The Bombay High Court granted bail to Gautam Navlakha, emphasizing the inadequacy of the evidence presented by the National Investigative Agency to establish a prima facie under the Unlawful Activities (Prevention) Act, 1967 (UAPA).

The Court emphasized that all documents or literature recovered from Gautam Navlakha were hearsay evidence with weak probative value. Furthermore, the Court stated that, at most, the Appellant could be recognized as a member of CPI (M), invoking Sections 13 and 38 of the UAPA.

The Bench comprising Justice A. S. Gadkari and Justice Shivkumar Dige observed, “In view of the above discussion, we are of the prima facie opinion that on the basis of the material placed before us by the NIA, it cannot be said that there are reasonable grounds for believing that the accusation against the Appellant is prima facie true to attract Sections 16, 18, 20 and 39 of UAPA”.

Advocate Yug Mohit Chaudhry appeared for the Appellant, Additional Solicitor General Devang Vyas appeared for the National Investigating Agency and Public Prosecutor A.S. Pai appeared for the Respondent.

The case involves the Bhima Koregaon violence, with charges stemming from the 'Elgaar Parishad' event on December 31, 2017, commemorating the 200th anniversary of the Bhima Koregaon battle, which led to violence on January 1, 2018.

The Appellant, the Eleventh Accused, appealed to the High Court under Section 21(4) of the National Investigation Agency Act, 2008 (NIA Act), challenging the Special Court's order. The order rejected the Bail Application in a case registered under Sections 120-B, 115, 121, 121-A, 124-A, 505(1)(b), and Section 34 of the Indian Penal Code, 1860 (IPC) and Sections 13, 16, 18, 20, 38, and 39 of the UAPA, alleging Appellant's involvement based on speeches and performances at the event.

The Bench noted that the analysis of evidence becomes inevitable due to the restrictive provisions of Section 43-D of the UAPA. The Court reiterated that avoiding an elaborate discussion of evidence at the bail stage to safeguard the parties' rights during the trial. The Court observed that it must consider the material against the Appellant to form an opinion that there are reasonable grounds for believing the accusation is prima facie true.

The Court emphasized the need to consider the material against the Appellant to form an opinion on whether there are reasonable grounds for believing the accusation is prima facie true. The material included documents and communications seized from electronic devices, statements of witnesses, and references to the Appellant in party-related activities. The Court reviewed specific documents, such as letters, agendas, and videos, along with the statements of witnesses. The Bench noted the importance of establishing the identity of the Appellant in certain documents and reiterated that the mere possession of literature does not necessarily constitute offences under the UAPA.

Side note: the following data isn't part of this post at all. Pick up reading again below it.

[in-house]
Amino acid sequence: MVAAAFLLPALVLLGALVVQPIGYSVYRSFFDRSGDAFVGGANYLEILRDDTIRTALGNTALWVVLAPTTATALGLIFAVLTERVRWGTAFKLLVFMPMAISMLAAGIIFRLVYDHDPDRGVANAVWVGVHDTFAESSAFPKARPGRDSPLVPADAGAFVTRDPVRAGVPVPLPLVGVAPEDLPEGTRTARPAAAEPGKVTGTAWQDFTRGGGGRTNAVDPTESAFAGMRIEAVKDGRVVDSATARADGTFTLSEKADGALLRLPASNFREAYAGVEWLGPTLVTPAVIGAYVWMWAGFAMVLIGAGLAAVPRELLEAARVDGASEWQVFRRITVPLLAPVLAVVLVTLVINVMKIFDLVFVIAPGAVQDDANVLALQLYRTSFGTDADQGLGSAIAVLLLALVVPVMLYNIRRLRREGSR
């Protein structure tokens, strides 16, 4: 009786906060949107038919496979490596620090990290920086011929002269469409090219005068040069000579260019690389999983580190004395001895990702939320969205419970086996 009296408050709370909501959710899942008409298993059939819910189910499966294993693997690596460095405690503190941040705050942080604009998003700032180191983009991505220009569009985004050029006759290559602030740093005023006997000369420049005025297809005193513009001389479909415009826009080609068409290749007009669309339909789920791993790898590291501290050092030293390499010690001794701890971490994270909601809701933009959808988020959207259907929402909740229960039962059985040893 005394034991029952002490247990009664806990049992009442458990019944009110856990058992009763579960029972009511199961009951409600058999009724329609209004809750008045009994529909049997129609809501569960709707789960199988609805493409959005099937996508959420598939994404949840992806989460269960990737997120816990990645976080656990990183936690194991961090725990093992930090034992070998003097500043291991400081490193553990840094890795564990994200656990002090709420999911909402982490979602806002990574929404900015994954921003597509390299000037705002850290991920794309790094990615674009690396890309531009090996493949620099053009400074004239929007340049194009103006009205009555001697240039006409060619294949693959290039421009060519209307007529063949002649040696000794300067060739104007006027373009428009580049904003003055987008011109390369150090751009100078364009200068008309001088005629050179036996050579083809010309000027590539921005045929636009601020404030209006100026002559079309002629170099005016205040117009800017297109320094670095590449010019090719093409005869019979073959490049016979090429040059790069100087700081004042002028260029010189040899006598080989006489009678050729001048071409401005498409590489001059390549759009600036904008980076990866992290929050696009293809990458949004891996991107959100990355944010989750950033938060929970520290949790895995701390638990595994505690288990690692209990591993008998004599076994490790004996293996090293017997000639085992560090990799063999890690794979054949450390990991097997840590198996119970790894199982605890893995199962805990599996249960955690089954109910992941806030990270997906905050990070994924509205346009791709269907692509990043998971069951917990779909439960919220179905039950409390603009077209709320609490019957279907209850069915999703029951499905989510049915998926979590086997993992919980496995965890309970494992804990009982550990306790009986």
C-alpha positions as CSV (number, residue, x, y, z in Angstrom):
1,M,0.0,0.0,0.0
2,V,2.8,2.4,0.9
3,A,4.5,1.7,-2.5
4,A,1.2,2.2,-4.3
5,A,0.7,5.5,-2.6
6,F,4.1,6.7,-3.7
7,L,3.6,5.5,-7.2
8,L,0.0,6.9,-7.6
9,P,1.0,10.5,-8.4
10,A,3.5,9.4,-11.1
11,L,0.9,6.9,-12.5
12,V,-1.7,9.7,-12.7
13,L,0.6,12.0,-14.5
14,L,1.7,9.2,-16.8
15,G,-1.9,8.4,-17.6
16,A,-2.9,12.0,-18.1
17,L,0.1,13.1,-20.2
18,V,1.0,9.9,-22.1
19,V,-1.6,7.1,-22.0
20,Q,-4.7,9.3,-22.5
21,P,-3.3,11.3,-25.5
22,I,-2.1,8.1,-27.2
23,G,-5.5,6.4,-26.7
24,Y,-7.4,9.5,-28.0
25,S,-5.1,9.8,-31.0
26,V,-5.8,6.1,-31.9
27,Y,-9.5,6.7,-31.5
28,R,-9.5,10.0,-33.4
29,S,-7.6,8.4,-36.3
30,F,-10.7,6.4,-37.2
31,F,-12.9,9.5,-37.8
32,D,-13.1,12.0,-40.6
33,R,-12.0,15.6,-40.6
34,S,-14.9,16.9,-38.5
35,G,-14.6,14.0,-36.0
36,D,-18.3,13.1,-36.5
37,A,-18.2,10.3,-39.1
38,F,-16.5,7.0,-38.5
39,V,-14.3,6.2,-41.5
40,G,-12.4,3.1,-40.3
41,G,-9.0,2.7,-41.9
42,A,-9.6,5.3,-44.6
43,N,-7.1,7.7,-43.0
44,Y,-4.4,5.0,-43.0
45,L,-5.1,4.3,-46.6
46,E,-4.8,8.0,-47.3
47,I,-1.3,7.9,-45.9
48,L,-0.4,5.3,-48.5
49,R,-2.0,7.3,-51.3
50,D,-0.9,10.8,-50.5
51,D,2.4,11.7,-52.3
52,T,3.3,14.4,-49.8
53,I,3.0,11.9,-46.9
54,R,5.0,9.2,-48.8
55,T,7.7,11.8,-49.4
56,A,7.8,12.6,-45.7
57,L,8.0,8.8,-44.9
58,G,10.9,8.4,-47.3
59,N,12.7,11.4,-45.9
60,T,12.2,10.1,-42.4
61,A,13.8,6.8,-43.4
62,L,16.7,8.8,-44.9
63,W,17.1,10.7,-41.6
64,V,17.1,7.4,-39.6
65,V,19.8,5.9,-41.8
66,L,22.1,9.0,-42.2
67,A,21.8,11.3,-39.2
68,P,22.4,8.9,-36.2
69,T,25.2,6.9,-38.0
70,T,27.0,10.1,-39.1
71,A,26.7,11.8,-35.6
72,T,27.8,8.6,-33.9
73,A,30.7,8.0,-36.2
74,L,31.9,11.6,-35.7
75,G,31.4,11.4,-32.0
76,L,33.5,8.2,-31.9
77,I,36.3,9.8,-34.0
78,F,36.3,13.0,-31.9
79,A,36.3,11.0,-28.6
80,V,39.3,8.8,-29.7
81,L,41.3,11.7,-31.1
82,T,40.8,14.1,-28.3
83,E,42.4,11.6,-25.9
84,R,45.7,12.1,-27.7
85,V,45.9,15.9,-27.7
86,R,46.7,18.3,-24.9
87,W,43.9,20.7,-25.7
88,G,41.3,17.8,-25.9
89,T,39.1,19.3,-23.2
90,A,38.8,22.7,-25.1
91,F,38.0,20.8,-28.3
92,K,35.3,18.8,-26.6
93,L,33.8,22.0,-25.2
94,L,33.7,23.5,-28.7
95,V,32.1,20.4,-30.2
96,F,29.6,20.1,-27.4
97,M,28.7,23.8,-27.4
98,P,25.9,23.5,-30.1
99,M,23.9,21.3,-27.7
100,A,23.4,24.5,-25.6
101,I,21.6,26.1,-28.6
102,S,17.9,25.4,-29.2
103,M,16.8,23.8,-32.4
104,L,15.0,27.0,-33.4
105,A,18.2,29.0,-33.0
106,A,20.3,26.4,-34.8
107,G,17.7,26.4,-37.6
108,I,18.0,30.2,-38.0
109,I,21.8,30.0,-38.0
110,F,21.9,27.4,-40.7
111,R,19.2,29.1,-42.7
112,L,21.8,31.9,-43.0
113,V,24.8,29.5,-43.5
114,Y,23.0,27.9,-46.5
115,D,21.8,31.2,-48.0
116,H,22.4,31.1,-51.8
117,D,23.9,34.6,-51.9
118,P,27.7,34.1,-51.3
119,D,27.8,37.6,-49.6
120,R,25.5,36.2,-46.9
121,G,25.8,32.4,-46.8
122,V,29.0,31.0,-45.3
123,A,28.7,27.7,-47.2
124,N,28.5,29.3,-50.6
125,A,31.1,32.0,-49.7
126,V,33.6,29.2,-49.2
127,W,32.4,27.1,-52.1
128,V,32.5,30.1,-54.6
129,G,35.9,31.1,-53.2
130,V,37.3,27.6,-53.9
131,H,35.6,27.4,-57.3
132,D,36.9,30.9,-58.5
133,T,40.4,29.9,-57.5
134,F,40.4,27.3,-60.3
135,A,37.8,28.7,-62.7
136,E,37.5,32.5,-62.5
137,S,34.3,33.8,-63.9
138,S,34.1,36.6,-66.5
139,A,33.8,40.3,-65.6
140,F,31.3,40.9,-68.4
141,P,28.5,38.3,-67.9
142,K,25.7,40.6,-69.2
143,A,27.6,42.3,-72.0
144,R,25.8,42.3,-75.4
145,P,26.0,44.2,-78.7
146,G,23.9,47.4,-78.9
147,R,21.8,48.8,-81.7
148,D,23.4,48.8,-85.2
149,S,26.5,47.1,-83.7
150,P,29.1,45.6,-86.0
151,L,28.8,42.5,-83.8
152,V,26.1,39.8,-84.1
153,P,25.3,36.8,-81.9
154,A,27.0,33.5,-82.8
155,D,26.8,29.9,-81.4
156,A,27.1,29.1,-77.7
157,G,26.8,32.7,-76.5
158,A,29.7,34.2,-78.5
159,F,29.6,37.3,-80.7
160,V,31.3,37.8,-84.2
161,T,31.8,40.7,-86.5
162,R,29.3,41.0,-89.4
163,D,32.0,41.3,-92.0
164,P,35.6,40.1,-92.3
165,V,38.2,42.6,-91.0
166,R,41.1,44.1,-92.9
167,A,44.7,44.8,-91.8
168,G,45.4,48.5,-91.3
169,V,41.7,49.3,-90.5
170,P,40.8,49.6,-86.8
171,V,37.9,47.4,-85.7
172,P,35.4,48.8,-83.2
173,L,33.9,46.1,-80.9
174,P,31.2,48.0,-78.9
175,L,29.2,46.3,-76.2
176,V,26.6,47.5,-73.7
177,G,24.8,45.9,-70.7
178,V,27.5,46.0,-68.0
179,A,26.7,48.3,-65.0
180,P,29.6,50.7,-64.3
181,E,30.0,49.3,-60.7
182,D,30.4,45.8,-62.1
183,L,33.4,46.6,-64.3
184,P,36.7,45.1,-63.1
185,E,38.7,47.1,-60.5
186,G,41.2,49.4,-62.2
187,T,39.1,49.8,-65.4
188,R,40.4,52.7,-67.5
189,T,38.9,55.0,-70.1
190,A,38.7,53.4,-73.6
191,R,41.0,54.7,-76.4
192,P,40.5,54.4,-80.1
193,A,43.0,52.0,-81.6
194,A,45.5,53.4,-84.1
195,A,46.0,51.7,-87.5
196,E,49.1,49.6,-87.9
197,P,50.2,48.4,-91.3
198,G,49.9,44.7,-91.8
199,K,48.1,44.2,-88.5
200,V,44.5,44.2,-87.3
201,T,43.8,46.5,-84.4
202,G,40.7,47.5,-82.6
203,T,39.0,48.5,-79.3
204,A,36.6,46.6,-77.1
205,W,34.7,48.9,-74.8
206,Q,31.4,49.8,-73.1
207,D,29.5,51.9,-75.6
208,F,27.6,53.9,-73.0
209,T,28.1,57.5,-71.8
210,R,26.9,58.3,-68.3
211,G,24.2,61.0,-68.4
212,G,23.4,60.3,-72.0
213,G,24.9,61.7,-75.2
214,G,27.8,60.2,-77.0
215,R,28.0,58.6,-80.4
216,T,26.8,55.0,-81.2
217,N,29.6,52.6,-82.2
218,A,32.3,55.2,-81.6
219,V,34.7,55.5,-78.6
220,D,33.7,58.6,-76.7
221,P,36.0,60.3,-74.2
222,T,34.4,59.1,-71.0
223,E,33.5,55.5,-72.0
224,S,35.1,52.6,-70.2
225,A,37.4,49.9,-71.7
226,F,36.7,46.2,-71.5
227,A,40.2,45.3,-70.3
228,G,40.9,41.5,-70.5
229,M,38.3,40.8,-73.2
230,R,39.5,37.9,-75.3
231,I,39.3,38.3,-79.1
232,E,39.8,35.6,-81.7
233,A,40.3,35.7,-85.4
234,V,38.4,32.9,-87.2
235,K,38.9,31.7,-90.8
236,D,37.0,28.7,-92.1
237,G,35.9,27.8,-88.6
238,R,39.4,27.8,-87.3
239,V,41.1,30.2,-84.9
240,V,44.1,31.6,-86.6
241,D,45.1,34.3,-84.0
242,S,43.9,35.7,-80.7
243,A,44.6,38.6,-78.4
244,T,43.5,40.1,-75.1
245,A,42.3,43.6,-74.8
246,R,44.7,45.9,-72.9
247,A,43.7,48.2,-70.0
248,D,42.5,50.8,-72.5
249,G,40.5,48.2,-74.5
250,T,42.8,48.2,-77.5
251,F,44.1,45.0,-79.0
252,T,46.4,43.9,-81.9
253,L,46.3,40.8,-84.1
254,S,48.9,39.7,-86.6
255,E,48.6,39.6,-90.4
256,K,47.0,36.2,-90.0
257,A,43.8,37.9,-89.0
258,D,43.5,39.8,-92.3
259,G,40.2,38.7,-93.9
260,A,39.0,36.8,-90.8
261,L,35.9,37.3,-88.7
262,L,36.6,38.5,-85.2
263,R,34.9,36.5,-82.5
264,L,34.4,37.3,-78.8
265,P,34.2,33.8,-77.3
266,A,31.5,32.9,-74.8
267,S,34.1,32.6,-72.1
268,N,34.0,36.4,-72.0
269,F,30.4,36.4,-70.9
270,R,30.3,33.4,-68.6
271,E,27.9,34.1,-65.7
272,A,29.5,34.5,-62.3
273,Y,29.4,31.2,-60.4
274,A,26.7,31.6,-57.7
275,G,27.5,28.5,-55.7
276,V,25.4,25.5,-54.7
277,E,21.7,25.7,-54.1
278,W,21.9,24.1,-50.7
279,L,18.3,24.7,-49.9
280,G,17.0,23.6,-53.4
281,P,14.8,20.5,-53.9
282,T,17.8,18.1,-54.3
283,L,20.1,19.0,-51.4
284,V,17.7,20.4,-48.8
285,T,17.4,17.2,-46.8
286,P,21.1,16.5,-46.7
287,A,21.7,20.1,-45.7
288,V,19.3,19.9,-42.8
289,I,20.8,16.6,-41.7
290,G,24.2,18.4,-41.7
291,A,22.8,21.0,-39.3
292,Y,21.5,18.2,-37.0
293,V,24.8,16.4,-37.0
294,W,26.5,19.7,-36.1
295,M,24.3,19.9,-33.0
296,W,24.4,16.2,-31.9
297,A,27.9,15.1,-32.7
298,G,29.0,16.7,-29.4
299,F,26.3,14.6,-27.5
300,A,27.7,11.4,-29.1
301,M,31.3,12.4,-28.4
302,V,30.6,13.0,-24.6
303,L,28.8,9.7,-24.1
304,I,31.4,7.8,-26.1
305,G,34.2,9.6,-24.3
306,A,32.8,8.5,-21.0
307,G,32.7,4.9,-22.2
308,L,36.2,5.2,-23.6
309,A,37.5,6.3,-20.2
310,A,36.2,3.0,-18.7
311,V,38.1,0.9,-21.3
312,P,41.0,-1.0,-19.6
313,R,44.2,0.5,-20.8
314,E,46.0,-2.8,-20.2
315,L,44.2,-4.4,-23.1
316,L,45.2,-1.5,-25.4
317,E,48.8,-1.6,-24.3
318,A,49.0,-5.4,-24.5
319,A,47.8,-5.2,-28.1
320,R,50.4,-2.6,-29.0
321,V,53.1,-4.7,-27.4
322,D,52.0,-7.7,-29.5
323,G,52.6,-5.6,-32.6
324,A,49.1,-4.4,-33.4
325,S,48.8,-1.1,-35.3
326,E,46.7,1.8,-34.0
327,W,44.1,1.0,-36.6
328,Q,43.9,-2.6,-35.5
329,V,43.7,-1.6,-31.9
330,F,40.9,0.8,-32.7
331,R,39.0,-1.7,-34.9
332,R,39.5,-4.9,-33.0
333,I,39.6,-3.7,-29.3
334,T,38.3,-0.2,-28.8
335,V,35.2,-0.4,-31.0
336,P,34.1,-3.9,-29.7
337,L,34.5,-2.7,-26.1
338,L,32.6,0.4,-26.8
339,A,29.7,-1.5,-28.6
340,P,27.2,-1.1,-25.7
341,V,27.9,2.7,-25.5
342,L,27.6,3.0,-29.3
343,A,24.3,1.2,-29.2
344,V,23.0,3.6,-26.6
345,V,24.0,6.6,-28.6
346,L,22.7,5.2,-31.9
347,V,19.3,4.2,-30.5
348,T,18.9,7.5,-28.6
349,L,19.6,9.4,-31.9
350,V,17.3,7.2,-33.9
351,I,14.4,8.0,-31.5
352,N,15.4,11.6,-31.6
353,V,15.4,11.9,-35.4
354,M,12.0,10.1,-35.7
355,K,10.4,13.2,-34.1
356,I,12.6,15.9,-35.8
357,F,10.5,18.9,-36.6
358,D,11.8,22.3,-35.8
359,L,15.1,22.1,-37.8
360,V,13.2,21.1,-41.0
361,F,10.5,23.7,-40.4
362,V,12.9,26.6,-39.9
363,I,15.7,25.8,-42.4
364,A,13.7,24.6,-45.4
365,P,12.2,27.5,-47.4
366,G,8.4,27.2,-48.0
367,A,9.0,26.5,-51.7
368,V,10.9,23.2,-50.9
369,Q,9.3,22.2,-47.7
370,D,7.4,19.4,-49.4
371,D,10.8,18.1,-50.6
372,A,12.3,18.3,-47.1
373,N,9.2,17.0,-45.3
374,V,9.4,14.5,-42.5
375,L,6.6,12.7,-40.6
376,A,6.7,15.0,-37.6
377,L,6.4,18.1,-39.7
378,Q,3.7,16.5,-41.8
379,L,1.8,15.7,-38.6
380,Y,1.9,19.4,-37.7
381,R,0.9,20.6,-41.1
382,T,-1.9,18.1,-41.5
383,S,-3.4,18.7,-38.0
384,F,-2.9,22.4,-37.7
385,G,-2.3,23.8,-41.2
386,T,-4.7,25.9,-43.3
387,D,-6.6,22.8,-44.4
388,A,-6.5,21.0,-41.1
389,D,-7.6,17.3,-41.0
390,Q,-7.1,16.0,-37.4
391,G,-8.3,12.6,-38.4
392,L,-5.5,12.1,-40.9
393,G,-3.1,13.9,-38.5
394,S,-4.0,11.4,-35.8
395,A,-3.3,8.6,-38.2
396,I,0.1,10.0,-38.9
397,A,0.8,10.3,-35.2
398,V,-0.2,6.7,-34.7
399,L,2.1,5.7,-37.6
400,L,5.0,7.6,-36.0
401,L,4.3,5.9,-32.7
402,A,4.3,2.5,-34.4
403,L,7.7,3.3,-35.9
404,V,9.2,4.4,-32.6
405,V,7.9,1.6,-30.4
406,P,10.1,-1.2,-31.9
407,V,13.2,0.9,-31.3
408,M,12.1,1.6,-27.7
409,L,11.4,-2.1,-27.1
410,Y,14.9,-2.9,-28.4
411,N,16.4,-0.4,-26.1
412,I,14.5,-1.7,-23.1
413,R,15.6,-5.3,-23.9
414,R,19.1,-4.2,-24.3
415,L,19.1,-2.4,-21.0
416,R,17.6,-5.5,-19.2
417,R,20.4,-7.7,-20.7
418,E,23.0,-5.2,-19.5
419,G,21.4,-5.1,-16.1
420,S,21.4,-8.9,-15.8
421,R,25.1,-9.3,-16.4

Furthermore, the Court observed that documents mentioning the Appellant but not recovered from him have weak probative value. These documents, considered hearsay evidence, are recovered from the co-accused, and their content is insufficient to establish the Appellant's actual involvement in any terrorist act or conspiracy. The Court held that there is no material to infer a conspiracy or offence under Chapter IV of the UAPA.

Additionally, the Court noted that Sections 15, 18, or 20 of the UAPA cannot be prima facie applied to the Appellant at this stage. Overall, the Court held that the incriminating material does not prima facie lead to the inference that the Appellant committed a terrorist act under Section 15 of the UAPA.

The Bench observed that Section 13 of the UAPA carries a maximum punishment of 7 years, and Section 38 provides for a maximum punishment of imprisonment not exceeding 10 years. In light of the discussion, the Court expresses a prima facie opinion that, based on the material presented by the NIA, there are no reasonable grounds to believe that the accusations against the Appellant are prima facie true under Sections 16, 18, 20, and 39 of the UAPA.

The Court held that the Appellant is entitled to parity with co-accused individuals, including Arun Ferreira, Vernon Gonsalves, Anand Teltumbde, and Mahesh Raut, who have been granted bail either by the Supreme or High Court.

Accordingly, the Court allowed the Petition and set aside the impugned order.

Cause Title: Gautam P. Navlakha v National Investigating Agency (2023:BHC-AS:38364-DB)

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